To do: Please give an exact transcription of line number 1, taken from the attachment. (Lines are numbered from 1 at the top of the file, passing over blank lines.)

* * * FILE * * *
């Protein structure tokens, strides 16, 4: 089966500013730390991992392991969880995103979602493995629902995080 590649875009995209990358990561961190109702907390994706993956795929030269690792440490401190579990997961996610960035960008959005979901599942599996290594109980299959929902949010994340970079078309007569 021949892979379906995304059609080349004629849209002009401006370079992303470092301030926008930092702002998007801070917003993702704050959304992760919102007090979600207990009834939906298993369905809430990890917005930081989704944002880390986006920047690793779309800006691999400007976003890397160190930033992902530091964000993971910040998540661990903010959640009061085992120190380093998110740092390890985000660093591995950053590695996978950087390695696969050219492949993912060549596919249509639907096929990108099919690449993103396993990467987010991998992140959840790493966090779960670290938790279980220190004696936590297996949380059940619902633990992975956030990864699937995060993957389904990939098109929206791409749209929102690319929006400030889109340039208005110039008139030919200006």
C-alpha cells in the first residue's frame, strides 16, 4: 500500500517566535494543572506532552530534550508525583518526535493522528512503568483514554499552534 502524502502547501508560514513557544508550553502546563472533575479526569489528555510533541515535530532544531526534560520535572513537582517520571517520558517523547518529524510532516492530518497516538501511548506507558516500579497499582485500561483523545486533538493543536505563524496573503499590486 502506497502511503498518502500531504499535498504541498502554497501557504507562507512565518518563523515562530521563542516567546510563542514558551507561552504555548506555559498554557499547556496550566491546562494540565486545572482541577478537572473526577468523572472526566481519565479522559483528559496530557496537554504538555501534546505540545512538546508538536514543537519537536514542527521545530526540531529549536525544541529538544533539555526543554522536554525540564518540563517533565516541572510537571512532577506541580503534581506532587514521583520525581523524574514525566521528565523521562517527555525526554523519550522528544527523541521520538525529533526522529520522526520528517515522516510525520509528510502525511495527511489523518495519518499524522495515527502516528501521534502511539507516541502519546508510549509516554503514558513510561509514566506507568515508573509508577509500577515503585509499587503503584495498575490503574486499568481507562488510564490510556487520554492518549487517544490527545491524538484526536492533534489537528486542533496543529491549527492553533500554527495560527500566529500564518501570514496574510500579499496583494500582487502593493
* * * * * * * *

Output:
């Protein structure tokens, strides 16, 4: 089966500013730390991992392991969880995103979602493995629902995080 590649875009995209990358990561961190109702907390994706993956795929030269690792440490401190579990997961996610960035960008959005979901599942599996290594109980299959929902949010994340970079078309007569 021949892979379906995304059609080349004629849209002009401006370079992303470092301030926008930092702002998007801070917003993702704050959304992760919102007090979600207990009834939906298993369905809430990890917005930081989704944002880390986006920047690793779309800006691999400007976003890397160190930033992902530091964000993971910040998540661990903010959640009061085992120190380093998110740092390890985000660093591995950053590695996978950087390695696969050219492949993912060549596919249509639907096929990108099919690449993103396993990467987010991998992140959840790493966090779960670290938790279980220190004696936590297996949380059940619902633990992975956030990864699937995060993957389904990939098109929206791409749209929102690319929006400030889109340039208005110039008139030919200006």